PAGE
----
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The society runs its diesel-powered train from Harbourside Station in Itchen St to the Oamaru Blue Penguin Colony every Sunday and other days throughout the year when requested.
At present, warning lights and bells alert motorists when a train crosses Humber St. Traffic turning left into Humber St from Itchen St across the rail line is controlled by a stop sign.
In the past, nearby sections of Humber and Itchen Sts have had temporary speed limits of 30kmh in place.
However, Oamaru Steam and Rail Society general manager Harry Andrew said despite those measures, many drivers, and at times pedestrians, continued to flirt with danger when the train was running.
"We’re just having cars that refuse to stop [for the train] and some cars just don’t stop at the stop sign and just carry on through," Mr Andrew said.
He said that on four Sundays in January alone he counted at least 12 vehicles ignoring the warning lights and bells and had seen many more examples since.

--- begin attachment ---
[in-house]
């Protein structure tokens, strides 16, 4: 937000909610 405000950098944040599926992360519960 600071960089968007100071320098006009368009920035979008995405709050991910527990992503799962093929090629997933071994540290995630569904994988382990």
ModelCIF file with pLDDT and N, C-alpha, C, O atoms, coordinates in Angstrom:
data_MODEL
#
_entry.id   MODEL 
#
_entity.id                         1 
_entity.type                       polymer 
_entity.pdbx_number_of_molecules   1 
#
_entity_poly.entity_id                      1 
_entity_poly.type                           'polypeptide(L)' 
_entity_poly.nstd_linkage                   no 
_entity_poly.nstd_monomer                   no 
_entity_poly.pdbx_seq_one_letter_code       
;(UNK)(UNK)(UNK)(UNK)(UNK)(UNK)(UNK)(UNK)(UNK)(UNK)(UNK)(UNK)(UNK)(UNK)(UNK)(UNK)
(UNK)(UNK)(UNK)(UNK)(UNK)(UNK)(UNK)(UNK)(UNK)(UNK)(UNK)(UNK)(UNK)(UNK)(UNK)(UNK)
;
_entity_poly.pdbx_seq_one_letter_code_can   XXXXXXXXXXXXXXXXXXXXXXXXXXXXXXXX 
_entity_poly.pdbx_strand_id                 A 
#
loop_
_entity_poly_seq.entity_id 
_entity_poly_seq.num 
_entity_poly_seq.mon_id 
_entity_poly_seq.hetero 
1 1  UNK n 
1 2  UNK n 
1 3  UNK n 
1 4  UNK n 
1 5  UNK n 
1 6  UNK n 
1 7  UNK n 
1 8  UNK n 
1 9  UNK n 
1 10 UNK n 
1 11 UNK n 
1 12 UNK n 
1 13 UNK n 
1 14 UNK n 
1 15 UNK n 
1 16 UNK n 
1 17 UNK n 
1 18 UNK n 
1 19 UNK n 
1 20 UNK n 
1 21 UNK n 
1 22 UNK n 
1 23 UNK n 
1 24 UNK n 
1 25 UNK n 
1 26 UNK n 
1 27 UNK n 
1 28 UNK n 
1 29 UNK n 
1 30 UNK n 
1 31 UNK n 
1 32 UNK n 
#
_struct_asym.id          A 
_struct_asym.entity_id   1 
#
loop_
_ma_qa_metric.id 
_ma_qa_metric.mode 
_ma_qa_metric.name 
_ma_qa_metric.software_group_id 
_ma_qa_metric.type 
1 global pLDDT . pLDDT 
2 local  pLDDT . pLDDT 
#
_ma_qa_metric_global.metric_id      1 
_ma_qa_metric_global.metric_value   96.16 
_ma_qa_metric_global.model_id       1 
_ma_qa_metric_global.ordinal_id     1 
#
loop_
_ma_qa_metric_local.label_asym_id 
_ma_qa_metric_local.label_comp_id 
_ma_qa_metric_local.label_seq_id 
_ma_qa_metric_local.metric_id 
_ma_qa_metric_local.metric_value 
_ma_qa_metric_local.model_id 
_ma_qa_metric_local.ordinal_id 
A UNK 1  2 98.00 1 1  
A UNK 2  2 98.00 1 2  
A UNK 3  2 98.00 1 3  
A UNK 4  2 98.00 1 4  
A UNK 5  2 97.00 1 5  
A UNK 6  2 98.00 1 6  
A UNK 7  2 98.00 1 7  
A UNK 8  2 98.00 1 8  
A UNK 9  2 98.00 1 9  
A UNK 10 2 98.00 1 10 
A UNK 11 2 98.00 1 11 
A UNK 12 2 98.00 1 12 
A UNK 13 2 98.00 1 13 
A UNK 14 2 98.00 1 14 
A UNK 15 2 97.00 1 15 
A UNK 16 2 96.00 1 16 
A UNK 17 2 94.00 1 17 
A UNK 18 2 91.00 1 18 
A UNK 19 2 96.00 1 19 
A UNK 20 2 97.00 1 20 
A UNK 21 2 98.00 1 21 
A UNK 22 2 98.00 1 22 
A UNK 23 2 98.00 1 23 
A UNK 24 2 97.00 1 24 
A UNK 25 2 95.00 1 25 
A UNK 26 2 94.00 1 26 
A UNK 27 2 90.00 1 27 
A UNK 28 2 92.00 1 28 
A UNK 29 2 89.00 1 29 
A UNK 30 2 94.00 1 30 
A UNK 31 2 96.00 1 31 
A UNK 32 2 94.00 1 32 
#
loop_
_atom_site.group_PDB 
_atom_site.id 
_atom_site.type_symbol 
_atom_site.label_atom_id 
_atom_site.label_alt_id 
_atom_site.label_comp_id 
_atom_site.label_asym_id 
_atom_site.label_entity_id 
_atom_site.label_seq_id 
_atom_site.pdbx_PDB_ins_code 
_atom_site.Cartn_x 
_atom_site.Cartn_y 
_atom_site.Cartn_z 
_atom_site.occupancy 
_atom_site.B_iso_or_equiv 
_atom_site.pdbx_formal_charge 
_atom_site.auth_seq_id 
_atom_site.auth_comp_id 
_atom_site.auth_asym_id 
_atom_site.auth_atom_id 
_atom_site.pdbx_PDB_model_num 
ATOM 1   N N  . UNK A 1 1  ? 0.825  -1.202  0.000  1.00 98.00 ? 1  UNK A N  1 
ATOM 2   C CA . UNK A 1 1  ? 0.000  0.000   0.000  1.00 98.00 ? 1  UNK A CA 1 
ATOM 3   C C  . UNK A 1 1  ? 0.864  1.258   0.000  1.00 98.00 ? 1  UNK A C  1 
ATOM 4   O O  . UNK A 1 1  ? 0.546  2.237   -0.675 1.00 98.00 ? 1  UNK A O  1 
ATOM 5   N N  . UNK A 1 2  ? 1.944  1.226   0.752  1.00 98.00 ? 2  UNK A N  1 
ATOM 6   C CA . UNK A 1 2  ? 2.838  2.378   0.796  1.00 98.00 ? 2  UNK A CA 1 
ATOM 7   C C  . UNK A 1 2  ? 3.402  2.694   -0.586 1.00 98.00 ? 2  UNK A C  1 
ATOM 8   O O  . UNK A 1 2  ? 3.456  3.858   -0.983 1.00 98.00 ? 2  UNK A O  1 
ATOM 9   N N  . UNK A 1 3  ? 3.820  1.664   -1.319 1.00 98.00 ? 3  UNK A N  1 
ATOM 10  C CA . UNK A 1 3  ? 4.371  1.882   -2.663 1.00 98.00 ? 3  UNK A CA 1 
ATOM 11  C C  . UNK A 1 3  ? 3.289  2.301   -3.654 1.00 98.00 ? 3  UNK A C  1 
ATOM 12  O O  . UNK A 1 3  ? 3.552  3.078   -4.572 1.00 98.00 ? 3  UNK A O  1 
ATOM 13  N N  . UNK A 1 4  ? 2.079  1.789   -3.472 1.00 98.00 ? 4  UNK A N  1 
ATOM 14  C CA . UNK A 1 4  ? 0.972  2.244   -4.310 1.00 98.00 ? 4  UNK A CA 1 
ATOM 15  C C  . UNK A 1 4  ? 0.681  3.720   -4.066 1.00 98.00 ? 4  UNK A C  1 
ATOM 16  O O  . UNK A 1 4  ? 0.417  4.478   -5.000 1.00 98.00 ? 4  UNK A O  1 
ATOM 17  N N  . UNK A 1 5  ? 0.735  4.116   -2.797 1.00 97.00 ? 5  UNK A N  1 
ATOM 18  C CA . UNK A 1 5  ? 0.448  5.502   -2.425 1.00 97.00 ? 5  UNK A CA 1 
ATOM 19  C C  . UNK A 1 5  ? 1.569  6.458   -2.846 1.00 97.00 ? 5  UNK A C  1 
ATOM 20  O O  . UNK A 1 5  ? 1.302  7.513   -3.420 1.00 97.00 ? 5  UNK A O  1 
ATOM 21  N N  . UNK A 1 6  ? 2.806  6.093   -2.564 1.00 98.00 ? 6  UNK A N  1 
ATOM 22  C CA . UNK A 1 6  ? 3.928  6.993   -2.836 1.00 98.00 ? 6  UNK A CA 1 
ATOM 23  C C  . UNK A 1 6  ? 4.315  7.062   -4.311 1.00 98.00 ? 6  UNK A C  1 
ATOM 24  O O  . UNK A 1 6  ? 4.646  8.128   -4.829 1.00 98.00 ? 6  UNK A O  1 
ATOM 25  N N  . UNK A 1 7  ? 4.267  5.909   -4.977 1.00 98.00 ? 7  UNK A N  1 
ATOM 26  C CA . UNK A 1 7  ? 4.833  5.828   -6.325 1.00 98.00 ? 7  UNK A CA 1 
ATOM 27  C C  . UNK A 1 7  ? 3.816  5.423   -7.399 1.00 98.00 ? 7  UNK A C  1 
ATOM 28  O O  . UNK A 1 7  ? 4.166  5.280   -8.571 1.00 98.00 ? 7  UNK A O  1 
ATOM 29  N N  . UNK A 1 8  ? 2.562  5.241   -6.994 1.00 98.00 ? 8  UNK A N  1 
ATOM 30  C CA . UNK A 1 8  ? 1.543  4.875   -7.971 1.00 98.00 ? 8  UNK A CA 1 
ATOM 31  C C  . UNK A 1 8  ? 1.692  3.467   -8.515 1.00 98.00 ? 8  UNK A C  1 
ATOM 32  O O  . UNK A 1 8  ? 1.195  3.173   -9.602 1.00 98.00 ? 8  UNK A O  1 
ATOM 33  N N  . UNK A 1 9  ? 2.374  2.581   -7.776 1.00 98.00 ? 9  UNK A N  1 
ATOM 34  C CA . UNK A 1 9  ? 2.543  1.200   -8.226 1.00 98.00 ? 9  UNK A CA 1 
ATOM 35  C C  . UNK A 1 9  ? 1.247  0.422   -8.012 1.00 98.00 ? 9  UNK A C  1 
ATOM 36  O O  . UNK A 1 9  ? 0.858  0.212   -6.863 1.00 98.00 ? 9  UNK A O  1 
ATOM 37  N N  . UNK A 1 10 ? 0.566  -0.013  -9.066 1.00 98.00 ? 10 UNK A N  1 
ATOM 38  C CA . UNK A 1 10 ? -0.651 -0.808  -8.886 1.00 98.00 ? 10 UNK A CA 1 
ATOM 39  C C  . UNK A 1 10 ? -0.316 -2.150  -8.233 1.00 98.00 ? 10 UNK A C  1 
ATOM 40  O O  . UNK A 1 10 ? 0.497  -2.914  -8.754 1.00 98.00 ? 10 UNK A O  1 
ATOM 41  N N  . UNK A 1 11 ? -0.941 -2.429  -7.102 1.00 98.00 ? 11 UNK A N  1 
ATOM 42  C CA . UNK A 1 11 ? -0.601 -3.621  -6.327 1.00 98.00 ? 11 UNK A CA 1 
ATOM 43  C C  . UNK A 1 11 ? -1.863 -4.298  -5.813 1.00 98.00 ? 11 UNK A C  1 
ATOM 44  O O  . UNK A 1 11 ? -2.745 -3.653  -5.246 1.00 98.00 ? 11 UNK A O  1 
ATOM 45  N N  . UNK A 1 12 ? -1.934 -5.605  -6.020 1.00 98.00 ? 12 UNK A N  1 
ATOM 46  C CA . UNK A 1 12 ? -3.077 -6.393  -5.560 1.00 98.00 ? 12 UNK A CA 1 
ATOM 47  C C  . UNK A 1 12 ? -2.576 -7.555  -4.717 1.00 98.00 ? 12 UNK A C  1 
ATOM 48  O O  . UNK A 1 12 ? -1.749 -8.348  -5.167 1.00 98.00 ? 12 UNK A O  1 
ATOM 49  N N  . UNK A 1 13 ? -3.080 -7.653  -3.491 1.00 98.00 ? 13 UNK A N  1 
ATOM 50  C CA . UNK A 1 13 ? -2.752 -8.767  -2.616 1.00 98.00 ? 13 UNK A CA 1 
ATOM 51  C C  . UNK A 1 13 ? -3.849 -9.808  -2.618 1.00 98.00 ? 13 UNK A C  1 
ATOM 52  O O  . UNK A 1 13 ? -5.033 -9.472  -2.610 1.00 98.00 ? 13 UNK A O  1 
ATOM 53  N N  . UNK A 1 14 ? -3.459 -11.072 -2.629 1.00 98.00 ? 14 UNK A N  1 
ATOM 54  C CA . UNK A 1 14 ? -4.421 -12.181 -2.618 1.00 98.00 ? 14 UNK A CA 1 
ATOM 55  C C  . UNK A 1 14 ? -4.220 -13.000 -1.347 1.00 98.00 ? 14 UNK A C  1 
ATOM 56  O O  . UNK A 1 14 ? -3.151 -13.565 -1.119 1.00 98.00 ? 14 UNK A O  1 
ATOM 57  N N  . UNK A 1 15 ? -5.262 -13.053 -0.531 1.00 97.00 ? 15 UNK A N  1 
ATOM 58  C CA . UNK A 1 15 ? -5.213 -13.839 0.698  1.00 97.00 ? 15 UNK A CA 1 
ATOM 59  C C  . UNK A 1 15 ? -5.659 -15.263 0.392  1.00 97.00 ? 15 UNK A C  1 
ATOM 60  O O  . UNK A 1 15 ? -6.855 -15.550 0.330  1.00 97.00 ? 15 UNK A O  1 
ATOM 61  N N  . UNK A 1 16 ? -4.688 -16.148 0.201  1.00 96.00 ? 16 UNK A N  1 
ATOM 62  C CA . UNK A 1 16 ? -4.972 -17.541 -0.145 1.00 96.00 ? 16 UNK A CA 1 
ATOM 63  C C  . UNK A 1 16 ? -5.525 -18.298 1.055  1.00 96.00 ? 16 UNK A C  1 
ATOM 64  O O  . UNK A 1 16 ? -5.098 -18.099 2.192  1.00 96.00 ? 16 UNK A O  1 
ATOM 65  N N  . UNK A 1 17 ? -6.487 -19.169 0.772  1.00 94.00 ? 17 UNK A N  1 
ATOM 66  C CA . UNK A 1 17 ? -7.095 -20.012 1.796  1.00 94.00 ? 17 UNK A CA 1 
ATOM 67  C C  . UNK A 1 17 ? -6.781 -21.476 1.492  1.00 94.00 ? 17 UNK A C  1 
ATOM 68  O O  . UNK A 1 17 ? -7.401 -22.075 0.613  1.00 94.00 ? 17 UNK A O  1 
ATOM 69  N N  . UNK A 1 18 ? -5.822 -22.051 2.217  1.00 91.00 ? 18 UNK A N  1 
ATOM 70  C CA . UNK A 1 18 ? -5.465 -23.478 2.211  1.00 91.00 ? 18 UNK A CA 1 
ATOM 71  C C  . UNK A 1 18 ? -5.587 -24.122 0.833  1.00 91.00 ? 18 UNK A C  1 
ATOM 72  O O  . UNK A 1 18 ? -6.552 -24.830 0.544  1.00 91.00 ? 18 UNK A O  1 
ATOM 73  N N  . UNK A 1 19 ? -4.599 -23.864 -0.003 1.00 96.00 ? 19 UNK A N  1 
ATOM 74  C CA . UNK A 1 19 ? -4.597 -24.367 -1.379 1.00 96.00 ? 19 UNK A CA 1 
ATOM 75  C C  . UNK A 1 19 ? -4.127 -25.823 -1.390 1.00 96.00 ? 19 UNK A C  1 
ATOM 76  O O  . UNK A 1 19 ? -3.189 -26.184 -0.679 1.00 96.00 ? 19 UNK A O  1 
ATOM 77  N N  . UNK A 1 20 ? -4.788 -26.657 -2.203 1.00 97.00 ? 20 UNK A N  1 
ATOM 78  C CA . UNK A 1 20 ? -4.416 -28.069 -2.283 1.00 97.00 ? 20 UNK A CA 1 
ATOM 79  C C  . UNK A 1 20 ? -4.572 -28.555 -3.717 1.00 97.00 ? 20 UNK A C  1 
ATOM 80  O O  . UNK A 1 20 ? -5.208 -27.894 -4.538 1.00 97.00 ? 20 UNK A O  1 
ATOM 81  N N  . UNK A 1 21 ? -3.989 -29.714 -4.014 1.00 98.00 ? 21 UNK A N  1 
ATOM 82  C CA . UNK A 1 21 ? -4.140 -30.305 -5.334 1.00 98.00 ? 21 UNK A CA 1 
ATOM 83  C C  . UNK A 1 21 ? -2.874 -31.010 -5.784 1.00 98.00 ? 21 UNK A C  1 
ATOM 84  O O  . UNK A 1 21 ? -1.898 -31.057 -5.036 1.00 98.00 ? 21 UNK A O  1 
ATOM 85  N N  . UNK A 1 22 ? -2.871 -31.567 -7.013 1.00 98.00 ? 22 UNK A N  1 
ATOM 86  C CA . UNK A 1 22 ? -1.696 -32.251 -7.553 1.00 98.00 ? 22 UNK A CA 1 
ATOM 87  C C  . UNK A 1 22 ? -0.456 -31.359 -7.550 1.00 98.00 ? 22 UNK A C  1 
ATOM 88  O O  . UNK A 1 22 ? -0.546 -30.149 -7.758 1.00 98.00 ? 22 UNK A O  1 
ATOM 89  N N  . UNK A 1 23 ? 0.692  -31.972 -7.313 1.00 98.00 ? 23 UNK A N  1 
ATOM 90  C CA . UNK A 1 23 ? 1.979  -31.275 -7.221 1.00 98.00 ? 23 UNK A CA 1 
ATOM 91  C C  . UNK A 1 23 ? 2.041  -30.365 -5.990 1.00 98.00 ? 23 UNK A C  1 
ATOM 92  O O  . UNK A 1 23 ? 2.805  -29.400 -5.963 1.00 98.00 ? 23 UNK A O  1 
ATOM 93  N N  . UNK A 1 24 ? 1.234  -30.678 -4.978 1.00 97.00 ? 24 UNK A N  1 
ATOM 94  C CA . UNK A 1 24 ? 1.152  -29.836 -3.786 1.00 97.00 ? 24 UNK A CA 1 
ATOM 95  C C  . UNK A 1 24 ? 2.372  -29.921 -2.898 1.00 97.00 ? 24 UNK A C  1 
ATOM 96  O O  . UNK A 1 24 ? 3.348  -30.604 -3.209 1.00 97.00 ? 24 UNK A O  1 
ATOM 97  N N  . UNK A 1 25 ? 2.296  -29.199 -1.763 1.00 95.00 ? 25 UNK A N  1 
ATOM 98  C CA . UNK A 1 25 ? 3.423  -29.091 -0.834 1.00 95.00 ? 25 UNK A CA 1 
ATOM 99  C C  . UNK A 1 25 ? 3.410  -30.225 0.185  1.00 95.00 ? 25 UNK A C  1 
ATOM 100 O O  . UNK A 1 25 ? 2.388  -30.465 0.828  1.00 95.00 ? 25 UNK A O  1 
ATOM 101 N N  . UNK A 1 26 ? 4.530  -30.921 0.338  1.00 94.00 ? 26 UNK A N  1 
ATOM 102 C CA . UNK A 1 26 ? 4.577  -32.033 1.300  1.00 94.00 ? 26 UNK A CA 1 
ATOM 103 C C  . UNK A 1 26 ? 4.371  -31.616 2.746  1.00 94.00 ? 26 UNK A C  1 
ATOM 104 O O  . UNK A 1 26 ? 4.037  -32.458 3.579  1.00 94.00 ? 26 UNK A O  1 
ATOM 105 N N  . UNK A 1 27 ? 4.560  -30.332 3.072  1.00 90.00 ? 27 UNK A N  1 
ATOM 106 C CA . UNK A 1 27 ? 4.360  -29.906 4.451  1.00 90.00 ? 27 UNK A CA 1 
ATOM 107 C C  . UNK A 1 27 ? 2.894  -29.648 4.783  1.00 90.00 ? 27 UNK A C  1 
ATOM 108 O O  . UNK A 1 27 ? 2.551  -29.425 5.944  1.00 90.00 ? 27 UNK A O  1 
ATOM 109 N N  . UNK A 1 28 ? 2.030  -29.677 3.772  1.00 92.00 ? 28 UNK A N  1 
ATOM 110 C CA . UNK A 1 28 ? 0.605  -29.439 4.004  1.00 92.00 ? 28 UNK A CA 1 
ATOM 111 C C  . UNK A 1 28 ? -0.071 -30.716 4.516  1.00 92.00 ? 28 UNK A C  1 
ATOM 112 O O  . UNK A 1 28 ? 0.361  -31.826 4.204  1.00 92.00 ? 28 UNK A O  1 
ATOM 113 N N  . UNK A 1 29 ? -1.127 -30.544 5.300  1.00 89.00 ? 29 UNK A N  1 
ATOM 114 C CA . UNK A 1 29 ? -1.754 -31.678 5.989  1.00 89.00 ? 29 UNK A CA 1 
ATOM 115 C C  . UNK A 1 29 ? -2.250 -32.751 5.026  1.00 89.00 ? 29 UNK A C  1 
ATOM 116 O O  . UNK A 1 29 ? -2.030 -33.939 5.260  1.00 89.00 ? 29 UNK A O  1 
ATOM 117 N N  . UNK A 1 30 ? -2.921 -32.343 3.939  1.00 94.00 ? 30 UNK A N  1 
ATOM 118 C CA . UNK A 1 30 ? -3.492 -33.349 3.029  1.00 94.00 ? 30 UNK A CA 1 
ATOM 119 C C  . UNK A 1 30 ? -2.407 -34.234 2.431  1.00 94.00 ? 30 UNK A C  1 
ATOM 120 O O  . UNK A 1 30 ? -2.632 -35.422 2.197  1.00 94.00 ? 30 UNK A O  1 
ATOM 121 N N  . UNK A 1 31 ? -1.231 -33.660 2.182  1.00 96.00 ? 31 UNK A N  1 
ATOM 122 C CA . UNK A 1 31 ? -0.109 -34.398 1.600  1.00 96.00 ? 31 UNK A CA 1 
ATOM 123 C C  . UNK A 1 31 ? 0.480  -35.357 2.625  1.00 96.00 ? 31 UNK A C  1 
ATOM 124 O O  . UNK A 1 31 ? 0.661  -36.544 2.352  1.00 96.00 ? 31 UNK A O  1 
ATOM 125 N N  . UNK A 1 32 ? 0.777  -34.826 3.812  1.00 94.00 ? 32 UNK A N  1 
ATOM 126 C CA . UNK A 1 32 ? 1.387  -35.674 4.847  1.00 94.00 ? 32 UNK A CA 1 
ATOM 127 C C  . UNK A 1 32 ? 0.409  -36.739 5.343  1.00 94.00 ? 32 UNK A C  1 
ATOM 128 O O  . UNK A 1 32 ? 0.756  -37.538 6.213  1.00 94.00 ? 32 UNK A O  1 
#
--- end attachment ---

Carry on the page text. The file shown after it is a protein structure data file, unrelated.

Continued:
The society, after consulting the NZ Transport Agency and the Waitaki District Council, had bought some second-hand barrier arms from KiwiRail, which would be installed within the next two months.
Mr Andrew said he would rather not have to install the barrier arms, but felt he had little choice.
"We could spend that money on other things. It will slow the traffic down. All it’s going to do is add another minute or two."
As with the lights and bells, the barrier arms will be automatically activated when a train approaches the crossing from the harbour and manually activated via a switch as the train leaves Harbourside Station.
As part of the $12,000 project, louder bells would also be installed over the next fortnight.
It was possible barrier arms would also be installed at the rail crossing in Wansbeck St in the future, he said.
Director of nearby business William Bee General Merchants Sarah Jennings approved of the idea and hoped it would make the area safer, given increased traffic flows.
"I think it’s a good idea because I’ve seen some near misses. There’s just such a growing number of tourists down here."
The society bought the track it uses from the New Zealand Railways Corporation in 1989.